Rifkin - Sample Rhetorical Analyses
1. STRATEGY OF USING ANIMAL NAMES
In “A Change of Heart About Animals,” a 2003 editorial published in the Los Angeles Times, Jeremy Rifkin argues that new research calls into question many of the boundaries commonly thought to exist between humans and other animals, and as a consequence humans should expand their empathy for animals and treat them better. To support this argument Rifkin points to studies suggesting that animals can acquire language, use tools, exhibit self-awareness, anticipate death, and pass on knowledge from one generation to the next.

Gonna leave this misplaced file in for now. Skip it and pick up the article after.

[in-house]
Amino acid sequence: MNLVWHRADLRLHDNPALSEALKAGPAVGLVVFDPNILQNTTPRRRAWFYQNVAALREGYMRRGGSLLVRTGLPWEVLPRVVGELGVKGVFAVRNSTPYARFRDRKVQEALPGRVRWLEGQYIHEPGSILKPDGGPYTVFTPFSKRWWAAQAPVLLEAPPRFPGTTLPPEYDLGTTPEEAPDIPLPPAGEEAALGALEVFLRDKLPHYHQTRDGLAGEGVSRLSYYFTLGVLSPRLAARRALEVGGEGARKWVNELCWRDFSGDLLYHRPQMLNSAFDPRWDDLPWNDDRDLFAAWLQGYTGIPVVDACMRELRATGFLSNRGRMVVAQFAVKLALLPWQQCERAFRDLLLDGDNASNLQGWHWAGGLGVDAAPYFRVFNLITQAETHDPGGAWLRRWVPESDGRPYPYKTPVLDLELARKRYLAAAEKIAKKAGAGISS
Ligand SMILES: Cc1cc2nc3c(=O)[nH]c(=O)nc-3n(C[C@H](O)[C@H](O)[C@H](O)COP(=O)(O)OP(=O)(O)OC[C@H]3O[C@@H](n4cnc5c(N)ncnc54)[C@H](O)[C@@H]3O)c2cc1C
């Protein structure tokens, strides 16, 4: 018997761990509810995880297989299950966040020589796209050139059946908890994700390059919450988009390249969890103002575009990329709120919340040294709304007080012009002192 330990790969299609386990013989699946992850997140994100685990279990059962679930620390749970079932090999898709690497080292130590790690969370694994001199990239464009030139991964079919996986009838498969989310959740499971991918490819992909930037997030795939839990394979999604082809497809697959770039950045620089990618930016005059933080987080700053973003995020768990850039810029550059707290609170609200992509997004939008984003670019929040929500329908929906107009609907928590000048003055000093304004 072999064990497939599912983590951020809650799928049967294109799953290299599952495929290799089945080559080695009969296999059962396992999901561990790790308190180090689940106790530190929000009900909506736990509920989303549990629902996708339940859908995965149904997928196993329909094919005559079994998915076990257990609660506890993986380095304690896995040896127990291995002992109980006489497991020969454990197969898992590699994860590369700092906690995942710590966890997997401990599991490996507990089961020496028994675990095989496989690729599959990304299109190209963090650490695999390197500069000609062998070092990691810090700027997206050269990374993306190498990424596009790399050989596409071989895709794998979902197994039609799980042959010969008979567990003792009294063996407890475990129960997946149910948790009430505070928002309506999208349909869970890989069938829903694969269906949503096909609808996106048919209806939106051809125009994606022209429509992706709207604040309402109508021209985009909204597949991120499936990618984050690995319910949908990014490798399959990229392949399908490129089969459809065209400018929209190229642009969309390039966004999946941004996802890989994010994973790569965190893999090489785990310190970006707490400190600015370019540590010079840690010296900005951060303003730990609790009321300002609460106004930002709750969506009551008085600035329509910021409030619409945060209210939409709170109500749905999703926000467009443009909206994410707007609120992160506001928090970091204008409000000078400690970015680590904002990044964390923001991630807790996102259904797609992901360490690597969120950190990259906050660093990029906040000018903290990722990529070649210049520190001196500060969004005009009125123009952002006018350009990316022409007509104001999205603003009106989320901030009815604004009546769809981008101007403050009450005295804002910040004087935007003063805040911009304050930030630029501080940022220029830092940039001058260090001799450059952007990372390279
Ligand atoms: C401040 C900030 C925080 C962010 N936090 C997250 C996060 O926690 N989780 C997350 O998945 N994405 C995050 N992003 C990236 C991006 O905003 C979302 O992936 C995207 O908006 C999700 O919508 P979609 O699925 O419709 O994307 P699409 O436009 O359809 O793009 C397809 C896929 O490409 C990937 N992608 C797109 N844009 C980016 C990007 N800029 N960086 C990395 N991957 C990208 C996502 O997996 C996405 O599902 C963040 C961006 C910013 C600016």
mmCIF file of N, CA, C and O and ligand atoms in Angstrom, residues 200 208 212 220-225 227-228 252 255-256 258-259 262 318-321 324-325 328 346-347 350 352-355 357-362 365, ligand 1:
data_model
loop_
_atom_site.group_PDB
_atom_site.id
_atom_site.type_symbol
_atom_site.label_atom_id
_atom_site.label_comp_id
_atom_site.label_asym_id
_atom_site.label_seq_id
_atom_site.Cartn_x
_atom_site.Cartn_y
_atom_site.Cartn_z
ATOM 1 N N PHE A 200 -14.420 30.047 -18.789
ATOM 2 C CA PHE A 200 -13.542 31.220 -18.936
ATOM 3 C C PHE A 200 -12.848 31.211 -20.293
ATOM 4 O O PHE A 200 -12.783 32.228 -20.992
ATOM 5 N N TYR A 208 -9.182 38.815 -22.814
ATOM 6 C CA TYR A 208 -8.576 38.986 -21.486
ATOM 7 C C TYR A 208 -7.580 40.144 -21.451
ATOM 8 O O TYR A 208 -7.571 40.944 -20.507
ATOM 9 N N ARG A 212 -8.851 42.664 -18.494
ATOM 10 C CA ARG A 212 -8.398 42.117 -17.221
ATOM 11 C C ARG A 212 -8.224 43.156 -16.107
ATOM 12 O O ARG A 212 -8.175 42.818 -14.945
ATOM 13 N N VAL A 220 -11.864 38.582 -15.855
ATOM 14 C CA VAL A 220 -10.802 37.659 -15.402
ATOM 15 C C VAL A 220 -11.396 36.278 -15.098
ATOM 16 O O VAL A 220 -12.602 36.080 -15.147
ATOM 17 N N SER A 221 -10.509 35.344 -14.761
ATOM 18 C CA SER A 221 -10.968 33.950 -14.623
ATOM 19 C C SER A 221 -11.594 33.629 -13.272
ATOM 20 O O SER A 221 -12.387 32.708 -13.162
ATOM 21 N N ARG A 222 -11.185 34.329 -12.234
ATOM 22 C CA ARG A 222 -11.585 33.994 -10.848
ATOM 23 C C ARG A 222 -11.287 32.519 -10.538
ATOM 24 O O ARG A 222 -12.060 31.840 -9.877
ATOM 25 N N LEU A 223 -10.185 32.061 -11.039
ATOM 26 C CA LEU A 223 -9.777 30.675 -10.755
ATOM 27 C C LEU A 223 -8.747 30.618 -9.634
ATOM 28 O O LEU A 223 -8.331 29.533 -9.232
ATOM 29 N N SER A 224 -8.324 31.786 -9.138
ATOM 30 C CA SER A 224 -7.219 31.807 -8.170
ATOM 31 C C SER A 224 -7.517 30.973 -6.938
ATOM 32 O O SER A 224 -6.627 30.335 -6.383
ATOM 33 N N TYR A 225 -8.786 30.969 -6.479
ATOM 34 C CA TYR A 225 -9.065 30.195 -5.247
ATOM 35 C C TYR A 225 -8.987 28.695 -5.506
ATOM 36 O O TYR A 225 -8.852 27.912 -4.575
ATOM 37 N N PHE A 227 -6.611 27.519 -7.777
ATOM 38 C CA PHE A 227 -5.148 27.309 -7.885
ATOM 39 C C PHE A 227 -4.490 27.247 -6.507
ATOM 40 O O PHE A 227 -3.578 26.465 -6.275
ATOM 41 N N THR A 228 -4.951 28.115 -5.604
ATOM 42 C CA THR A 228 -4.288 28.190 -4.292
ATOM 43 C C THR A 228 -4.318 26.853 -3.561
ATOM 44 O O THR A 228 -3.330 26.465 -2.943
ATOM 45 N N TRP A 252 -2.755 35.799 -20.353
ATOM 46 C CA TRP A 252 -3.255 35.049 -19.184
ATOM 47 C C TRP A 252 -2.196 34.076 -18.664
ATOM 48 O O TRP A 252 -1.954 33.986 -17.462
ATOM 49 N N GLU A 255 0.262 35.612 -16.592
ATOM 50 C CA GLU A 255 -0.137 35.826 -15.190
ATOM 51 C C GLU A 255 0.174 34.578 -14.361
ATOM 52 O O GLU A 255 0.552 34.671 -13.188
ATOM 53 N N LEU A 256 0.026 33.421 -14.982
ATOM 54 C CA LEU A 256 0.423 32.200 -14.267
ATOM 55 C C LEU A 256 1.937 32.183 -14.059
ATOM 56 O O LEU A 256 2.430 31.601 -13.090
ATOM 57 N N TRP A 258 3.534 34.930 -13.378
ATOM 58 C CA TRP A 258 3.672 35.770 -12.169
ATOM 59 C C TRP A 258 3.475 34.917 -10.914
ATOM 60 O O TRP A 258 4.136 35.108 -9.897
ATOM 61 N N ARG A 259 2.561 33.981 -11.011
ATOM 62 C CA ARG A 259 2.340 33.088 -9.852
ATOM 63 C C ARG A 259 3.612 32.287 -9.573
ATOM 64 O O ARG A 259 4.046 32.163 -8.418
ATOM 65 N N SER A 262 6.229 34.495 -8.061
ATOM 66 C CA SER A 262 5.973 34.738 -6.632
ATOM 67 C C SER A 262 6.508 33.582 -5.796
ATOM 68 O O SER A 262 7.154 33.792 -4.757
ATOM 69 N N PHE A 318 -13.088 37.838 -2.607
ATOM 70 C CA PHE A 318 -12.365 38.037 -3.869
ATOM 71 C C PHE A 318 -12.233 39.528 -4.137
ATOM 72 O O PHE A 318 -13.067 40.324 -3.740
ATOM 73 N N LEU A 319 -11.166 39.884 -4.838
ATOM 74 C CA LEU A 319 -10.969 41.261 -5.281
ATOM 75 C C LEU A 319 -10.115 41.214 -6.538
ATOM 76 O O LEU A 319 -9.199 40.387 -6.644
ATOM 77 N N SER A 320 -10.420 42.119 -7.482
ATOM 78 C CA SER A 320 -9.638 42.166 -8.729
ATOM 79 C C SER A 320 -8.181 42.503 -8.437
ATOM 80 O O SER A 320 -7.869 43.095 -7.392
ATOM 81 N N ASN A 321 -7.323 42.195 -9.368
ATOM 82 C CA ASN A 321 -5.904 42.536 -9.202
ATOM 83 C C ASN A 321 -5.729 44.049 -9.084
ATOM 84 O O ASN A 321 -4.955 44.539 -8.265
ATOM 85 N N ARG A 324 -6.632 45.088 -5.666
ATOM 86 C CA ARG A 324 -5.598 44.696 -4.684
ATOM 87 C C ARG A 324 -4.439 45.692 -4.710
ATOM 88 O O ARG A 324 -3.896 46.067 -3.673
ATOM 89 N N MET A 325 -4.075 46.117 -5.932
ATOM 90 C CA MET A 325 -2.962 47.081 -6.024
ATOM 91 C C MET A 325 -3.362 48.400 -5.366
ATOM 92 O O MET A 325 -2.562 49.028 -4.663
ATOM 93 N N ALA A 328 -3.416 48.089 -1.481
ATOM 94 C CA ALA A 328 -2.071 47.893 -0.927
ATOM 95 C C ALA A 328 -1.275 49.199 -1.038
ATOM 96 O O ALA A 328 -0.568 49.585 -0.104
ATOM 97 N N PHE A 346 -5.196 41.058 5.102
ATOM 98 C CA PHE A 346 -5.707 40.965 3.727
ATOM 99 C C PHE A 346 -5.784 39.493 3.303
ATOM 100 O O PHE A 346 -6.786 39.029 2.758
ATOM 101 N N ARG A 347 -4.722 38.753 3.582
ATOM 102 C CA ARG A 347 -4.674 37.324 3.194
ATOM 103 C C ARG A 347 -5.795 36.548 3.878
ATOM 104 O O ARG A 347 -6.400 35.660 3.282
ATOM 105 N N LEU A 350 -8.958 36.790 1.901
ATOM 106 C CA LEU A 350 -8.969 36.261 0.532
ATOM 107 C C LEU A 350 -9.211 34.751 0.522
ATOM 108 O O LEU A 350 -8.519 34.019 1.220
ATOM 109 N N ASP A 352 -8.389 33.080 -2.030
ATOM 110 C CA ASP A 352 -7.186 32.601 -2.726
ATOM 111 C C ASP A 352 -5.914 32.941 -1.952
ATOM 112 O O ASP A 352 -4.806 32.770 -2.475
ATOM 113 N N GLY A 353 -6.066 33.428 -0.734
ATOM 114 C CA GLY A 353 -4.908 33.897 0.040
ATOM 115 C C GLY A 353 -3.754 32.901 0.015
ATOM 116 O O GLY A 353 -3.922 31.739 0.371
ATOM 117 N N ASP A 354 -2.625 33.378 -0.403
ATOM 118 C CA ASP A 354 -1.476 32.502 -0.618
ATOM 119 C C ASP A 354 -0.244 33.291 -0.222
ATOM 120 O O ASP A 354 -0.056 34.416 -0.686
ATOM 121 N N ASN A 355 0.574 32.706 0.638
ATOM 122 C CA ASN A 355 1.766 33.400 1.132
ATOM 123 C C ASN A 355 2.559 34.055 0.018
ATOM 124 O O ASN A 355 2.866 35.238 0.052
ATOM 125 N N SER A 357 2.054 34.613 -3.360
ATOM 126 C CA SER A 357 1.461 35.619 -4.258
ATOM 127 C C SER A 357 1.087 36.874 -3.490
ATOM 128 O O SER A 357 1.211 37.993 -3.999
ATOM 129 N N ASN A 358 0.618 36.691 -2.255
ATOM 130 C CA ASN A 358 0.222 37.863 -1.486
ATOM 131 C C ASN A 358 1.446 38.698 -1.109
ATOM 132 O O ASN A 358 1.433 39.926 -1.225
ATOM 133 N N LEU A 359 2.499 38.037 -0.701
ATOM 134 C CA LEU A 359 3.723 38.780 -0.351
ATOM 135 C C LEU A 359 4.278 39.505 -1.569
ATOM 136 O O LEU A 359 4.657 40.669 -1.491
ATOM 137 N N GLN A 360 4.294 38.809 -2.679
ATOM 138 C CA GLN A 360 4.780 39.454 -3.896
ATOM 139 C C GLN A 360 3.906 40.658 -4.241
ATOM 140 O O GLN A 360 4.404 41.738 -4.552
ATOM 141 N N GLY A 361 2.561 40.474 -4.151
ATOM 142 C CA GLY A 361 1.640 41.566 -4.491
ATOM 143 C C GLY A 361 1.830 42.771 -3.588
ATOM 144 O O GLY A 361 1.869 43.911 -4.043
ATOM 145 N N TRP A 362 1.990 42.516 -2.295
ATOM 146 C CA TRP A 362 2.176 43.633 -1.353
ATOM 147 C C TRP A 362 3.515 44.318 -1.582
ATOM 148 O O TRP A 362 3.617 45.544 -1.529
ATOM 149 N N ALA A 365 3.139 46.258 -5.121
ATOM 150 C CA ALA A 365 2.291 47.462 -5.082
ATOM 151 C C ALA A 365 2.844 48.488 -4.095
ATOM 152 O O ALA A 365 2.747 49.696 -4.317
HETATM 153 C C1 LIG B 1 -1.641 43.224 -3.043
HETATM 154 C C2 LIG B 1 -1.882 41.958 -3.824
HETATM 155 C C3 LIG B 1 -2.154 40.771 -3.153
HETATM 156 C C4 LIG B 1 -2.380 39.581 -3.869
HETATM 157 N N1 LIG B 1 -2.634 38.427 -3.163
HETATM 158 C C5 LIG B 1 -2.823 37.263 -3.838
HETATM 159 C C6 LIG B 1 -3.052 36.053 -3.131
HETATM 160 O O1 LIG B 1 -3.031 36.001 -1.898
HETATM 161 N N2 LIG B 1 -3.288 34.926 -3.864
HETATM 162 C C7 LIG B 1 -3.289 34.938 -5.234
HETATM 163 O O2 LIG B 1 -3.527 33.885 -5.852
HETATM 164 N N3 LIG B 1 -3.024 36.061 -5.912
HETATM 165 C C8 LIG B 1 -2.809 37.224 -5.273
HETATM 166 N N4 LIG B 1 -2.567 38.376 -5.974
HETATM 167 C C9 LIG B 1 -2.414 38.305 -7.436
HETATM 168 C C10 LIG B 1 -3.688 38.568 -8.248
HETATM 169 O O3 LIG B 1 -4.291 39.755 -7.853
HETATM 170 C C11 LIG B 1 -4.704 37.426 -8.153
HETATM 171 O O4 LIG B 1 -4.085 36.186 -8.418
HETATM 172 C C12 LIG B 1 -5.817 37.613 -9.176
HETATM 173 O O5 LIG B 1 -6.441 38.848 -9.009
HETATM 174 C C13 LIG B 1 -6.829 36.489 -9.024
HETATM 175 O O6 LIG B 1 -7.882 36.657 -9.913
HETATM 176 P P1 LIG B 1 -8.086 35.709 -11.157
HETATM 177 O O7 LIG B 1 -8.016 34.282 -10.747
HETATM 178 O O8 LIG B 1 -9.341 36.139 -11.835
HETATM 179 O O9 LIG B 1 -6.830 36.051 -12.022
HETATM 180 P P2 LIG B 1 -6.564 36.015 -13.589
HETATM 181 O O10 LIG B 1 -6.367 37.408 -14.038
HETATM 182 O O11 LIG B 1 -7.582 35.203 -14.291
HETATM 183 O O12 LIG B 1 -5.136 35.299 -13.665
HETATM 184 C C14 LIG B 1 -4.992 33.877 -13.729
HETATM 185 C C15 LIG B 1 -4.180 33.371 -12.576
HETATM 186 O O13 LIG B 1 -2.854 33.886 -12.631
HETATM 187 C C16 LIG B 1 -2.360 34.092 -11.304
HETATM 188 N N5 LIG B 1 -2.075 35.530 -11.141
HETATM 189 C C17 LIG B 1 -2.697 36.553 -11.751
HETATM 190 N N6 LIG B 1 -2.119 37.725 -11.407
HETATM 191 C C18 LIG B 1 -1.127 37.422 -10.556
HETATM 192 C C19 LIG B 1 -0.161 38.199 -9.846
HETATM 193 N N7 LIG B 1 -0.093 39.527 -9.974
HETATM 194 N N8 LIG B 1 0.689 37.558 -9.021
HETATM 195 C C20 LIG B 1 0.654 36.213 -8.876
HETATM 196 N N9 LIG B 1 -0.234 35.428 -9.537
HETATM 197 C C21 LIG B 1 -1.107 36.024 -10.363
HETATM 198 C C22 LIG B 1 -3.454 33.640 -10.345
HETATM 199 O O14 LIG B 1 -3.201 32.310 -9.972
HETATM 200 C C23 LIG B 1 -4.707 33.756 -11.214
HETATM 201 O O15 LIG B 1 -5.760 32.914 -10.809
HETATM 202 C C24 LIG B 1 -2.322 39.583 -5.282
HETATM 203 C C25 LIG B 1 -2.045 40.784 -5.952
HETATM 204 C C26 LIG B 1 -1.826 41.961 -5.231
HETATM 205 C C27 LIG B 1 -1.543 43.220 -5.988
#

One strategy Rifkin employs to build the argument that animals should be treated more like humans is his subtle use of animal names when introducing data. When he offers new research about the problem solving abilities of New Caledonian crows, for example, Rifkin cleverly describes how “Abel, the more dominant male…stole Betty’s hook” in order to obtain a better feeding tool (Rifkin). Rifkin, of course, could have chosen to ignore the bird’s test-subject names – which in all likelihood, were arbitrarily assigned by lab technicians and remain of little importance to the conclusions of the experiment – but by including them he bestows a human quality to the animals beyond what the data suggests. He repeats this technique twice more to the same effect, once when introducing “Koko, the 300 pound gorilla,” who displays close-to-human intelligence and an impressive sign language vocabulary, and again when describing an “Orangutan named Chantek,” whose use of a mirror displays human-like self awareness (Rifkin). Surely the data alone make the argument that animals are, by turns, capable of human qualities of problem-solving, communication, learning, and self-awareness. By offering the names of the test animals, though, he imbues them with greater individuality, personality and dignity. Giving the animals human names invites readers to think of them in terms usually...